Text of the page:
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HIV and STDs on Rise for Seniors

by Jeff Dailey
HIV and STDs on Rise for Seniors

HIV and STDs on Rise for Seniors

Single Seniors Take Heed; the Subject Nobody Wants to Talk About
HIV and STDs on Rise for SeniorsAs recently as 2012, and this may come as a surprise, the CDC reported that adults aged 55 and over accounted for 24% of the total population of those living with HIV. You may be thinking these people contracted HIV when they were younger, and have simply aged with the disease, but this is not the case. No matter what your age, 24 or 65, you have the same risk factors as anyone else when it comes to getting HIV or STDs. The only difference is that seniors may be less aware that STDs are on the rise for older Americans.
Get ready for some more statistics, because in 2013 (the last year reported) people aged 50+ made up 21% of the total new HIV diagnoses. In the same report, the CDC found that people 50 and older accounted for 27% of the total new AIDS diagnoses, and 37% of the total AIDS related deaths.
The major concern with older adults contracting HIV is that they are far less likely to be tested than their younger, sexually active counterparts. Delayed diagnosis results in treatment starting at a much later phase of the disease’s course. Older people also have a much stronger stigma against HIV and STDs in general, further preventing them from receiving treatment or even more importantly, disclosing their status.
There are a few other unique factors that have led to the rise in STDs and HIV in older adults.

  • Post-menopausal women are no longer afraid of pregnancy so safe sex becomes less of a concern. STDs are usually not associated with their peer group.
  • Sexual education in the United States is already pretty dismal, but baby boomers had little to no access to it when they were in school. It has existed in lesser forms since the 1960s, but mired in controversy, teaching STD prevention has really only been mandatory since the 1980s.
  • Doctors often misdiagnose early symptoms of HIV—tiredness, weakness, and foggy memory—as normal signs of aging. As we know, catching HIV in its early stages is immensely important.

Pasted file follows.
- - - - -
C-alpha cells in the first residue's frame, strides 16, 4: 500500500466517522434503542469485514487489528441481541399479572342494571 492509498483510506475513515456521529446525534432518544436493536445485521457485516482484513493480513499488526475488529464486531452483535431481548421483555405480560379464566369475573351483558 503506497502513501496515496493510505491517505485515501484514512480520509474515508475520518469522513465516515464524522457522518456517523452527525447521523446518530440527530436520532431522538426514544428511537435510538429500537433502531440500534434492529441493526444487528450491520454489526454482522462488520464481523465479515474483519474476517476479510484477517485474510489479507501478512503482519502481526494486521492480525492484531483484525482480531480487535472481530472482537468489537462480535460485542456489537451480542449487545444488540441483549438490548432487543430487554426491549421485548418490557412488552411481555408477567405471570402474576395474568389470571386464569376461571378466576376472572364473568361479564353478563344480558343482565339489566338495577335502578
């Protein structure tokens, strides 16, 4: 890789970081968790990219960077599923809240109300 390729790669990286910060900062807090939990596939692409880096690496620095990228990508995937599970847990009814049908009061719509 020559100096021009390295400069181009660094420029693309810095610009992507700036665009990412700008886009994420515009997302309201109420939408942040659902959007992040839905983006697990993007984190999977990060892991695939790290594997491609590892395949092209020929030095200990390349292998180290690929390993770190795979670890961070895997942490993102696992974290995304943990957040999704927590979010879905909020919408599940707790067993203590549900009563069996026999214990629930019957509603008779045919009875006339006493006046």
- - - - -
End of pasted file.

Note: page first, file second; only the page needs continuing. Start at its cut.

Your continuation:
• Again, because of the stigma of HIV, older adults are far less likely to ask their doctors for an HIV test. Doctors rarely push the issue because they’re either uncomfortable with the topic or may not think the patient is sexually active.
  • For post-menopausal women, the natural dryness and thinning of vaginal tissue may increase their susceptibility to infection.

Even beyond HIV, less dangerous STDs among seniors are on the rise as well. For the first time since 2006, the CDC has reported a rise in STD cases across the board so it’s not a problem exclusive to older adults, but there are measures that seniors should be taking, i.e. wearing condoms! The 2010 National Survey of Sexual Health and Behavior found that condoms were only used in about 6% of sexual encounters between adults 61+.
Besides wearing condoms, seniors need to take advantage of Medicare’s free STD checkup and get past the stigma when speaking to their doctor. Medicare reported that only 5% of those insured through Medicare took advantage of the STD check. As with younger adults, knowing your status allows you to receive treatment quickly and contain possible outbreaks, which can spread throughout independent living centers, assisted living facilities, or retirement communities.
Max Gottlieb is the content manager of Senior Planning in Phoenix, Arizona. Senior Planning offers free aid to seniors, the disabled, and veterans who are looking for benefits or care options.

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